SO Jeremy Vine wants to ban discussing politics in the workplace, especially “divisive” Scottish independence. I remember colleagues in staff rooms and “workmates” in factories making outrageous reactionary and Unionist statements, filled with self-racism and self-hatred, which they always regarded as “normal”.

When you replied, they always countered with, “ah, but that is bringing politics into it”. I even remember educated teachers, whose names lilted with the music of the Highlands, being exceptionally vociferous and venomous, against the Gaelic language and the residual Gaidhealtachd.

We have whole government buildings, including Dover House, London, dedicated to shadowing, censuring and obfuscating any democratic manifestation of independence, backed by a grand imperialist media and multiple GB institutions.

Now, we are to be censured in the workplace. What is left, but to follow almost every other former colonial free nation in uncivil disobedience?

Donald Anderson


I CAN understand the Scottish Government’s statement about energy being controlled by the UK Government, therefore any exploration of Scottish geothermal heating will only be beneficial through being independent (Use disused mines and Subway to heat homes, ministers told, The National, Aug 2)

The perfect example of a country using geothermal heating is obviously Iceland. It has kept Iceland warm for decades and almost for free. Iceland has access to so much of its natural heating through its volcanic geology faults that it doesn’t even need to store it.

I met up with some Icelanders this last weekend and had a wee chat about their warm homes. I was also informed that almost every village has its own heated exterior swimming pool. If they can’t store heat supplies they put it all to an extended and excellent good use.

This form of green energy technology could produce around 10% of Scotland’s green energy supply. Alongside onshore and offshore wind power, wave power and solar sun panels, that would mean Scotland would have no need for oil and gas for its domestic heating supply.

Let’s get independence done. Let’s show the fence-sitters that Scotland can afford cheap energy, it can afford a decent state pension scheme, and it can afford to provide a better education for our children and a national health service for our population.

Alan Magnus-Bennett


THE SNP praised the Tories for announcing investment in the St Fergus carbon capture and storage facility. This is the supposed counter to the additional carbon dioxide which will result from the “maxing out” of the North Sea’s reserves. The UK Government wants it all.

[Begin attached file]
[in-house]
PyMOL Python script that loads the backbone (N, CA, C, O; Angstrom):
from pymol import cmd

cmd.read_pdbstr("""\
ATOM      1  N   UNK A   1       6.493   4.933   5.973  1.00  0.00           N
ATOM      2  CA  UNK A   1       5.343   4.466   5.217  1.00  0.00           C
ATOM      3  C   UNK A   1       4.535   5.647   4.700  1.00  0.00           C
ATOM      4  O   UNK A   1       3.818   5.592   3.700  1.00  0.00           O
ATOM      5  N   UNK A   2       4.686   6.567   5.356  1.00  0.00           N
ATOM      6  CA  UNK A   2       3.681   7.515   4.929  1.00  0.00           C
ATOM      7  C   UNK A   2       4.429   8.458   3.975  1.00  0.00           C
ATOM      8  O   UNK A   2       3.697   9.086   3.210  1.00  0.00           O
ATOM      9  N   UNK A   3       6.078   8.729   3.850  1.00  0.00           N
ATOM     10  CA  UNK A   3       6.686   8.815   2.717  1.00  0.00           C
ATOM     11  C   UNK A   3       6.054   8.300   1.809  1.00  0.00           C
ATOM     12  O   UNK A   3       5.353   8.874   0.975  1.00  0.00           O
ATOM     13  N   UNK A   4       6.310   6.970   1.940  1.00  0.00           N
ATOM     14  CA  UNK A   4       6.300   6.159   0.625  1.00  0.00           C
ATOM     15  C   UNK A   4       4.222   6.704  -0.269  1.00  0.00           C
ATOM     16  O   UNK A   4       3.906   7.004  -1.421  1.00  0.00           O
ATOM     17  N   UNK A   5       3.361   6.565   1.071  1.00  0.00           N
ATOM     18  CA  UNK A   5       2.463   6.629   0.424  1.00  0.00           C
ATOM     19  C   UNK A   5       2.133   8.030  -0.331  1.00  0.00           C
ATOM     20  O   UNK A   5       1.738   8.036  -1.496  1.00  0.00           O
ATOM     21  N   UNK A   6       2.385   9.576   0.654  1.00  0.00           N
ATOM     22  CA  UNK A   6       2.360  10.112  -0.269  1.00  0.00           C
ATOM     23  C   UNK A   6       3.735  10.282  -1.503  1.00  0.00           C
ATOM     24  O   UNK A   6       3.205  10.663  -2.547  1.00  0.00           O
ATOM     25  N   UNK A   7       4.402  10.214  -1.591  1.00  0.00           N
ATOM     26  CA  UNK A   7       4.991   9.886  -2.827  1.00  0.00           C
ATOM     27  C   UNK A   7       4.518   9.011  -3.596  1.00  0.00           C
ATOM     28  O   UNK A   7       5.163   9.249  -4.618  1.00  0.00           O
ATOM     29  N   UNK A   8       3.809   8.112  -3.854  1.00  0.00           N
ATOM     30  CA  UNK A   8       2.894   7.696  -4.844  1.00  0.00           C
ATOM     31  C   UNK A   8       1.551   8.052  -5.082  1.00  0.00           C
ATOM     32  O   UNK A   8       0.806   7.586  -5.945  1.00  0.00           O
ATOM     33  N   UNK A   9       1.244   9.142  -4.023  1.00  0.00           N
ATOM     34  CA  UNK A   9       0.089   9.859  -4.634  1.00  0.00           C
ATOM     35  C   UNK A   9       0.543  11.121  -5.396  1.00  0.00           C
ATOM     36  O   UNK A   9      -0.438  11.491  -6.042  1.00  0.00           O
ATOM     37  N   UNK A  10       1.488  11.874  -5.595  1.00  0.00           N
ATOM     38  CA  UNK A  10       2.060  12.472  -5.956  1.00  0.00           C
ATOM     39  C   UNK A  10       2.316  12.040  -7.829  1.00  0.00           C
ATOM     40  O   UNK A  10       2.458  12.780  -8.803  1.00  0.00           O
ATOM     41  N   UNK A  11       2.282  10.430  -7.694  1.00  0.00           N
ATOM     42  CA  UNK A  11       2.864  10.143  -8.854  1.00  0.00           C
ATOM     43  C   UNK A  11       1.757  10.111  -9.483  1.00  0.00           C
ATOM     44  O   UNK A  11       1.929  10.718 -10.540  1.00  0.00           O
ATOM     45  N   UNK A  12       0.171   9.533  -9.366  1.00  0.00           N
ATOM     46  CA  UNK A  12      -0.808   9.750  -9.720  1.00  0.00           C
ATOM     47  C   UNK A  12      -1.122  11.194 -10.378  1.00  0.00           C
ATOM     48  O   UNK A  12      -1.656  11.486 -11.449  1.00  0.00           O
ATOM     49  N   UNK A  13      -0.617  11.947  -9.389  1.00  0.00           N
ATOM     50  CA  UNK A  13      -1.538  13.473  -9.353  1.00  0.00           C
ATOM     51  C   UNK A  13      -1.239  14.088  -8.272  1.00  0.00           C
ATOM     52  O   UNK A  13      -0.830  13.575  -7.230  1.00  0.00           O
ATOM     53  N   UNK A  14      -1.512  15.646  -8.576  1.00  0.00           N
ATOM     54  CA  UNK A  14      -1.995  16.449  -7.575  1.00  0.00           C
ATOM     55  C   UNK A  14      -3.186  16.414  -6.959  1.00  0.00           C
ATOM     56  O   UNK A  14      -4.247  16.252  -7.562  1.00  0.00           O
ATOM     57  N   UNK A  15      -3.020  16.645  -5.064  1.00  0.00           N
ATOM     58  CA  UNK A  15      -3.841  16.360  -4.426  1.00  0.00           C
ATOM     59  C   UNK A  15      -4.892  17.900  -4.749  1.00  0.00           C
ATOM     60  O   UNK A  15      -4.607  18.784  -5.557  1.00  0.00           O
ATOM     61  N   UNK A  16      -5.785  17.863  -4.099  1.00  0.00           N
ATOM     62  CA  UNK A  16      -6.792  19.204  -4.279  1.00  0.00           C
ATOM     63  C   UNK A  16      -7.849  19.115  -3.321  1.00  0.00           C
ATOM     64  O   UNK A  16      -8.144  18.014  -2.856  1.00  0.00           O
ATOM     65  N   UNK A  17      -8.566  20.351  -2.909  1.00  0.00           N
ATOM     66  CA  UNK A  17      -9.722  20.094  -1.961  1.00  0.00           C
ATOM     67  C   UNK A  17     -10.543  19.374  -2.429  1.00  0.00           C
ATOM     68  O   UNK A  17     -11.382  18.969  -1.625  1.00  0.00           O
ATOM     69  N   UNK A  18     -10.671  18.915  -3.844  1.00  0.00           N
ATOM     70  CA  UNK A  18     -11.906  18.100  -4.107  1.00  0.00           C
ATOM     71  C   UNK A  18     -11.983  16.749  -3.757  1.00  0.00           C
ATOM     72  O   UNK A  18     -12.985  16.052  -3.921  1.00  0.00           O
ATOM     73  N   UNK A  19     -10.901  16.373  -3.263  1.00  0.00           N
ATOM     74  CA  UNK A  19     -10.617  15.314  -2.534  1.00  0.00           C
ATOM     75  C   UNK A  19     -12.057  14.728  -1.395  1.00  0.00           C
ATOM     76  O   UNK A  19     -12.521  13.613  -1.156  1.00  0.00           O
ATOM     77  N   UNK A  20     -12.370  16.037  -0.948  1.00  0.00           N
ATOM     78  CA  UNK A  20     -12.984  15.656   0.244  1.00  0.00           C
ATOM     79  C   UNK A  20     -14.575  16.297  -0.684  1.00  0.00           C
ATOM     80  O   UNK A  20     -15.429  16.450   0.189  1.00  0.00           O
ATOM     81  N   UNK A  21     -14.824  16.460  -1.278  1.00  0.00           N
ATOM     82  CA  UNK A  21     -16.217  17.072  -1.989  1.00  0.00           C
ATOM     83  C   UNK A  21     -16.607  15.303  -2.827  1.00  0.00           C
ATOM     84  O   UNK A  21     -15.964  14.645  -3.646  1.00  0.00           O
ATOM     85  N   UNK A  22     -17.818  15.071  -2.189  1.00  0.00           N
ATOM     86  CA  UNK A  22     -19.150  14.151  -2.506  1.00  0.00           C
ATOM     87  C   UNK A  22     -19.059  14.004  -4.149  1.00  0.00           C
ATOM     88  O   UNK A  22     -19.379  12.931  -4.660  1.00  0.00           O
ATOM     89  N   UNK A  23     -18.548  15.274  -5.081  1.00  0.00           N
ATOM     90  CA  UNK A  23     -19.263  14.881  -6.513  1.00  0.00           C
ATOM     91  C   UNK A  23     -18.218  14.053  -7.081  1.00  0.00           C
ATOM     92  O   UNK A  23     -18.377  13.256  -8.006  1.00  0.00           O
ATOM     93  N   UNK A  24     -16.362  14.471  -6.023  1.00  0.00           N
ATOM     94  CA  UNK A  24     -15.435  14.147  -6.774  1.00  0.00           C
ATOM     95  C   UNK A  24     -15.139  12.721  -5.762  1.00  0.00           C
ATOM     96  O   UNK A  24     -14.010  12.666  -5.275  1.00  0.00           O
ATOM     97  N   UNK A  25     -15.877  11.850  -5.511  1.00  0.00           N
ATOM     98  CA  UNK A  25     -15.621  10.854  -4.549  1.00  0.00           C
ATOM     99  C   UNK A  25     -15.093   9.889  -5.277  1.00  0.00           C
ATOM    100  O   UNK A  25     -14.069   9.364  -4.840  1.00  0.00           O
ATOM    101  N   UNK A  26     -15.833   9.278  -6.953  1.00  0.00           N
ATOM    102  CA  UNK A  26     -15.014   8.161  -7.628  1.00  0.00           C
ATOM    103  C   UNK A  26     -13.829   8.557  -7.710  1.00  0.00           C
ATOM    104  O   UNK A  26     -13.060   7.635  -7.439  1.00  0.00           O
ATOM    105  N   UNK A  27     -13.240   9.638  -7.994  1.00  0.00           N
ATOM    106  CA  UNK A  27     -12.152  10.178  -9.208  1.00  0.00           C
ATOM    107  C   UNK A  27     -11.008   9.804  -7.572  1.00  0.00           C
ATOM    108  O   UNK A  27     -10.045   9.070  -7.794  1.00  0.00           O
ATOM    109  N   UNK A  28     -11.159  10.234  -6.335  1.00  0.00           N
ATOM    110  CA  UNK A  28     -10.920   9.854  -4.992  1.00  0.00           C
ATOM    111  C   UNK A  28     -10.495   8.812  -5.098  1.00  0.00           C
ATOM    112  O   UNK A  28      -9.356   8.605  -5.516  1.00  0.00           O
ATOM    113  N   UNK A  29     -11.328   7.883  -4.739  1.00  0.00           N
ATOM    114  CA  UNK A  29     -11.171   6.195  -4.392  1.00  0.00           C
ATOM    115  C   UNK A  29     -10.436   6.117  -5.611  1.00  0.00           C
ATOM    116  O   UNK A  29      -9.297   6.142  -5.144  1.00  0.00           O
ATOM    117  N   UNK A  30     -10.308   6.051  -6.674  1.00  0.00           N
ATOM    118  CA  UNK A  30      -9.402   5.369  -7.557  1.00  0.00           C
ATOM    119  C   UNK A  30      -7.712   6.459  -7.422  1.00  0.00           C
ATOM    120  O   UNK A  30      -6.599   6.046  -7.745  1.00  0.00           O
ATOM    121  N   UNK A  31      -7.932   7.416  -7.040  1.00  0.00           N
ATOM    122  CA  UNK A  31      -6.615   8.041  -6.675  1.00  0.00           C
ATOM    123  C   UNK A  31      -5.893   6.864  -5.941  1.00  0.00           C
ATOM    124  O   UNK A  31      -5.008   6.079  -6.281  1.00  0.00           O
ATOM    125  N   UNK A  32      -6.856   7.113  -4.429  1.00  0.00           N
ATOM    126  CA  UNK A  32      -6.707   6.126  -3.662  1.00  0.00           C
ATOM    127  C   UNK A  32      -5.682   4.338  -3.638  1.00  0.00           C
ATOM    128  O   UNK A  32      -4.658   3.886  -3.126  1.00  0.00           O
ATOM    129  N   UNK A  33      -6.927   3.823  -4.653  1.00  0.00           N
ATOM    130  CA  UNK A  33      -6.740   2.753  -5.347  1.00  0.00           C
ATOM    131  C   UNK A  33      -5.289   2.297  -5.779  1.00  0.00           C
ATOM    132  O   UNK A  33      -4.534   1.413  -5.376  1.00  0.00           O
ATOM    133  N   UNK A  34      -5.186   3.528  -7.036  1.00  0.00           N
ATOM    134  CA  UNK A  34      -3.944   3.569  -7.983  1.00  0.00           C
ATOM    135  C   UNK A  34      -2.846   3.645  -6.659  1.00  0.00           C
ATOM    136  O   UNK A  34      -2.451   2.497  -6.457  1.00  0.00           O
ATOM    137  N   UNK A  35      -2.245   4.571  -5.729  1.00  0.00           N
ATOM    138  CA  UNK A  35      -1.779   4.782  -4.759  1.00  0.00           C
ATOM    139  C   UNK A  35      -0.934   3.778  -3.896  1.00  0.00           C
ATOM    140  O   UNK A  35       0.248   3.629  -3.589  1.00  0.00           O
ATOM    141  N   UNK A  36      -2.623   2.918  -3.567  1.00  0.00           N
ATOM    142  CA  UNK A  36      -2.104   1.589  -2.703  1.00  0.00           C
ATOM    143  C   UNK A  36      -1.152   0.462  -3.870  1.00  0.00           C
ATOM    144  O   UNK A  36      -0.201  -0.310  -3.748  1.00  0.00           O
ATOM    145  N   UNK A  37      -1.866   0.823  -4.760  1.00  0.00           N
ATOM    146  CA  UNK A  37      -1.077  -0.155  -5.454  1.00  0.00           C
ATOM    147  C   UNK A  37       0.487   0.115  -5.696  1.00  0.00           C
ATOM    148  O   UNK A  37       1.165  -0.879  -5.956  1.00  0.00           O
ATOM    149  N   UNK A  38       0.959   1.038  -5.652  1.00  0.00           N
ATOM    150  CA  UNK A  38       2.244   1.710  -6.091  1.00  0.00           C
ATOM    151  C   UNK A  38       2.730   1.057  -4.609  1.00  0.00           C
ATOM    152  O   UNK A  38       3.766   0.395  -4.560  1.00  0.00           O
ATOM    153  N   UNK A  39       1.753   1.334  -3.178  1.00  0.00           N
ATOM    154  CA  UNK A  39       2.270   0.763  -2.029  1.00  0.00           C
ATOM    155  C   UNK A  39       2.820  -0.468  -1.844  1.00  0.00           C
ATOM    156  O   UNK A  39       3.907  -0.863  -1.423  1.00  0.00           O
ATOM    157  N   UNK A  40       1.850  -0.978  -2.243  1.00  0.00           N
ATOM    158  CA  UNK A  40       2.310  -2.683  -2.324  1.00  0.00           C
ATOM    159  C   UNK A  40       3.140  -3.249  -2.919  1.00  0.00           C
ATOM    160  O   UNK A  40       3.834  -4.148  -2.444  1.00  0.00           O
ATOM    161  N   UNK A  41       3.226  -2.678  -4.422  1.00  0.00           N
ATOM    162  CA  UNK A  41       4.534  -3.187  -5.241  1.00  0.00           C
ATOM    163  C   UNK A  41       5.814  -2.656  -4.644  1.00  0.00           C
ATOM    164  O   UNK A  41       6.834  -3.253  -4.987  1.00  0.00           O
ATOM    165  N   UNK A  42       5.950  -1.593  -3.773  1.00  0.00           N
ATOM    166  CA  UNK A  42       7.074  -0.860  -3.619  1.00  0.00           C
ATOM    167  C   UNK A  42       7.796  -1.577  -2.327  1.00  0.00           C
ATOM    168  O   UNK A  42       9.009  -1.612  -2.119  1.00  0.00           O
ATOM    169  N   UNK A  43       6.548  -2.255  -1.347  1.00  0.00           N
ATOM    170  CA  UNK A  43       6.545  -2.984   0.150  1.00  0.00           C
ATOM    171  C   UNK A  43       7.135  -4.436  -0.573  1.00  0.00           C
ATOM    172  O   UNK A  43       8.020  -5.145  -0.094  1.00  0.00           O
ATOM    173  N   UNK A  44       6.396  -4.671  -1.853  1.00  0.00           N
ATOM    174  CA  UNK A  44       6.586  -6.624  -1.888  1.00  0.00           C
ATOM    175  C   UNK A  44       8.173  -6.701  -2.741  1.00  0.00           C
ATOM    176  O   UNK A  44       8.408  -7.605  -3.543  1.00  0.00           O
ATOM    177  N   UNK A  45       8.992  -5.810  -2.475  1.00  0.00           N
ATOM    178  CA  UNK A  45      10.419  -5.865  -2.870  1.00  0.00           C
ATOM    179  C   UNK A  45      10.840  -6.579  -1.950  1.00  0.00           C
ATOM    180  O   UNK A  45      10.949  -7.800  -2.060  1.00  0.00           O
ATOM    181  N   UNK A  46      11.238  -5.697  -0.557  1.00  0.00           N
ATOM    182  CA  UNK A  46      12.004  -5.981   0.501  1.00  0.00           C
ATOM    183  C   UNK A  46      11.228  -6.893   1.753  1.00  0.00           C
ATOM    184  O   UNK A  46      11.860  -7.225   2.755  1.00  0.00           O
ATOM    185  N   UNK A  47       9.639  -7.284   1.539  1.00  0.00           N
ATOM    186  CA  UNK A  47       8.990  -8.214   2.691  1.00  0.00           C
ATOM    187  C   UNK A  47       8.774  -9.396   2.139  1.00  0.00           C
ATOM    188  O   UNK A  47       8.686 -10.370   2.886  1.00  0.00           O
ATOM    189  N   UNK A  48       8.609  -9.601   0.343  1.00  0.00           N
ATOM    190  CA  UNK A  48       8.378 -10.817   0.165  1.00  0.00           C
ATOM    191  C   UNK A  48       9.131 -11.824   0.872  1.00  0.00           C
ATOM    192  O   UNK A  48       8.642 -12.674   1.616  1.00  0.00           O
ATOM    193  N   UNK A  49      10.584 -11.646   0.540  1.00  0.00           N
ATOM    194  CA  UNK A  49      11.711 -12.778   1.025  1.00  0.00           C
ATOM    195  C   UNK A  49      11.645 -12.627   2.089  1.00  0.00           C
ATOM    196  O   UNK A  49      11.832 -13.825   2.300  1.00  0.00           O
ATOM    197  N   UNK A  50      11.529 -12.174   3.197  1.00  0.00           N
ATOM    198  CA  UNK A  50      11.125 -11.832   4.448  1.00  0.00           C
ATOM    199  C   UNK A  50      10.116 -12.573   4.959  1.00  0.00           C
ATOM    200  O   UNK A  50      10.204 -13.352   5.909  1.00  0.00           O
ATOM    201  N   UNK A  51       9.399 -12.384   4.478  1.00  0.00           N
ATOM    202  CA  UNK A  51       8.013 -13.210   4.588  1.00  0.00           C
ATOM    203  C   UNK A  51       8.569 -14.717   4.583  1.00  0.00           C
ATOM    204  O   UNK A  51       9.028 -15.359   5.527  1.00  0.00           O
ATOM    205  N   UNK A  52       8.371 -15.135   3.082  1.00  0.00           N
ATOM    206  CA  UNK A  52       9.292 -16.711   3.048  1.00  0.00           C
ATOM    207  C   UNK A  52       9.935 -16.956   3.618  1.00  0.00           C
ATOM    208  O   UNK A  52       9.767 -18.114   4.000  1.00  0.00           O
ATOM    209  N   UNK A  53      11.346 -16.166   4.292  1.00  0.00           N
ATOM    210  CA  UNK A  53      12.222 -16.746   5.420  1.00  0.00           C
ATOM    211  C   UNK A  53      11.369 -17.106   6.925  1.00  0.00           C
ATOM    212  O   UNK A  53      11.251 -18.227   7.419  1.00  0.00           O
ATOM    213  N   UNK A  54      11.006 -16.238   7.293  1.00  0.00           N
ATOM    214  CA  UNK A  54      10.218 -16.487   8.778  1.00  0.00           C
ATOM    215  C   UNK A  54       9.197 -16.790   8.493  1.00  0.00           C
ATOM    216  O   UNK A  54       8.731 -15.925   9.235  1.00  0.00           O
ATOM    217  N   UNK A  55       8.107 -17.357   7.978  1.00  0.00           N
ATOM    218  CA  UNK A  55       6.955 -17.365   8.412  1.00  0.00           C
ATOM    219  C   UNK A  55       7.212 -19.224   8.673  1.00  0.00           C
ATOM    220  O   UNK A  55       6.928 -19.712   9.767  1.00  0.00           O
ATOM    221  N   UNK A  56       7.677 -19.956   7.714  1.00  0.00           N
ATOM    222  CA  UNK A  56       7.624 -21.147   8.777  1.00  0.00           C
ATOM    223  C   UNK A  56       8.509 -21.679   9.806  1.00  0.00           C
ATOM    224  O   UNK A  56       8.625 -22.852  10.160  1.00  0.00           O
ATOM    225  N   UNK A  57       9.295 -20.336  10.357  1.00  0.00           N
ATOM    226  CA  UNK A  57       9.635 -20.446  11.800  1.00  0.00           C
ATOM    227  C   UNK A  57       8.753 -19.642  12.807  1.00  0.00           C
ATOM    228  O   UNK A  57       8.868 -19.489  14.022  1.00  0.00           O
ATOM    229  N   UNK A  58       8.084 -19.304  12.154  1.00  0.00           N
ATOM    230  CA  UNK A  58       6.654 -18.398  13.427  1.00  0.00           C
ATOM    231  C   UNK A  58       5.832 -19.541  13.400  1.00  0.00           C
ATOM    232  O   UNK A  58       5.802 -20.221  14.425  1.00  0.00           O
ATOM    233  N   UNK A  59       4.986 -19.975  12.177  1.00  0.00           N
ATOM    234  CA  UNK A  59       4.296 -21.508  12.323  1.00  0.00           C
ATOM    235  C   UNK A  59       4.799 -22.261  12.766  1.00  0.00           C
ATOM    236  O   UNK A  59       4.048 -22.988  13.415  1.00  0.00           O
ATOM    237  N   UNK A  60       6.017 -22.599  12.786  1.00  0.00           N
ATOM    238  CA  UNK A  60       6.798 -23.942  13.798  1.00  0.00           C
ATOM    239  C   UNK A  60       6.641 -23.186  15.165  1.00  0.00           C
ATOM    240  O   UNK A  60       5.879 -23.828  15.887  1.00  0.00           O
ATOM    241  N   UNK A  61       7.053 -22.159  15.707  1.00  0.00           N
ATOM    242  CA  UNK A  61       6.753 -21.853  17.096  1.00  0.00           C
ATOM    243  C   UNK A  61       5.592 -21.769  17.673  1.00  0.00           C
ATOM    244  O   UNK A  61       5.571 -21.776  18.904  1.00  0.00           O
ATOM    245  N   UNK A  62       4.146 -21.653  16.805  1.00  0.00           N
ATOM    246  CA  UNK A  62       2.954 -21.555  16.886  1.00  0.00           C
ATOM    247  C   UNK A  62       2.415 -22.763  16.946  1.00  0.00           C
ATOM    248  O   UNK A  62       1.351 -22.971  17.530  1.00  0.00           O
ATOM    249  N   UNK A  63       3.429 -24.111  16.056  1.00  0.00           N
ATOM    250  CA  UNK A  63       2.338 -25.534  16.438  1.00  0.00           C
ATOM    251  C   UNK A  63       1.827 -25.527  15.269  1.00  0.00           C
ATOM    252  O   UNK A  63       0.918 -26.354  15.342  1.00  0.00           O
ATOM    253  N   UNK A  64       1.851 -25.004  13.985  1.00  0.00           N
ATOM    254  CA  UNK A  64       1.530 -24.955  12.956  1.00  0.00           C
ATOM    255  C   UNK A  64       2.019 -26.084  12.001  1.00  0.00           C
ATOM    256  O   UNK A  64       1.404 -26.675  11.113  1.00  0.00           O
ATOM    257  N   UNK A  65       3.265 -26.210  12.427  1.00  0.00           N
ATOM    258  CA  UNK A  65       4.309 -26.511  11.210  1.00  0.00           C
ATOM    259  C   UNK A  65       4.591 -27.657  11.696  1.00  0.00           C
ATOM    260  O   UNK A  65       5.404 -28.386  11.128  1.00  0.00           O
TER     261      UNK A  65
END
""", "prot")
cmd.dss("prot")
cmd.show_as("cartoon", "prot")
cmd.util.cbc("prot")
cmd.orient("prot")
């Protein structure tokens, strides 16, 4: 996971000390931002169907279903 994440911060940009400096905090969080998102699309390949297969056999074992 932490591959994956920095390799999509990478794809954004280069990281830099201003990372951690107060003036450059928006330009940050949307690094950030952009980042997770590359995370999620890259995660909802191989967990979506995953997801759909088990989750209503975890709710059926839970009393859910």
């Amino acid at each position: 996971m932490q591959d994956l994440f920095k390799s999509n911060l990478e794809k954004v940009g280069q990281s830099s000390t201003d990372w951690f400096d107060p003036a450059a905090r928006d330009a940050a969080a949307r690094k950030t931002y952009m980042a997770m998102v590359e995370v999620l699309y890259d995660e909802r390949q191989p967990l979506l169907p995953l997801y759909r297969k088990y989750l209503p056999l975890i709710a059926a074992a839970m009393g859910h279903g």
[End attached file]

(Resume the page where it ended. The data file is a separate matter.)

Neil Gray, the Scottish Energy Secretary was quoted as saying that the St Fergus plant will improve on the 90% extraction of CO2, which will be collected, pumped and stored beneath the North Sea.

This is greenwashing in the extreme as 1) the technology is unproven at this scale; 2) even if it works, it is an expensive process which consumers would pay for with higher prices; 3) it justifies producing more oil and gas; and, finally and most importantly, 4) it diverts investment from green energy technologies such as marine wave and tidal projects and the production of green hydrogen.

The Scottish Government seems content to allow the various multinationals to control the production and pricing of our energy resources for the benefit of their shareholders. It refuses to create a National Energy Company (as the Welsh are doing) which could increasingly manage the joined-up policies of utilising our resources in a holistic manner.

As an example, look at any existing wind farm during the day. You will see many turbines stopped as demand is low. Electricity cannot be stored and the grid cannot cope with additional power. Individual companies cannot sell the energy so they don’t produce it.

If there was national control, the existing infrastructure could continue turning and producing low-cost electricity which could be used to produce green hydrogen whenever supply exceeded demand. Please think again, Scottish Government.

David Campbell Anderson

via email

THERE’S quite a lot I would question in The National’s “Fact Check” (Will more oil from North Sea ‘drive down’ energy prices?, Aug 1) but let us all understand that there is a war on!

In all of the articles on the subject of North Sea drilling licences, I struggle to see Ukraine mentioned. In the early stages of the war, the US went cap in hand to Saudi Arabia, pleading for it to increase output.

Can you imagine the US not also putting pressure on its other “friends” to do likewise, especially those it considers itself to have a “special relationship” with?

The UK’s first reaction would have been to say “we daren’t do that. It would be fuel to the Scottish independence cause. However, on reflection, with the SNP taking a dip in popularity then why not”.

And if it means Westminster gets to keep its nuclear toys then the UK needn’t ever bow down to the nuclear-armed French when they have a pop at our fishermen.

That’s what you call a special relationship.

Finally, when you ask “What is happening to oil prices?”, I would gently suggest that whoever believes that oil futures are a forecast of future oil prices badly needs to check their facts.

Alan Adair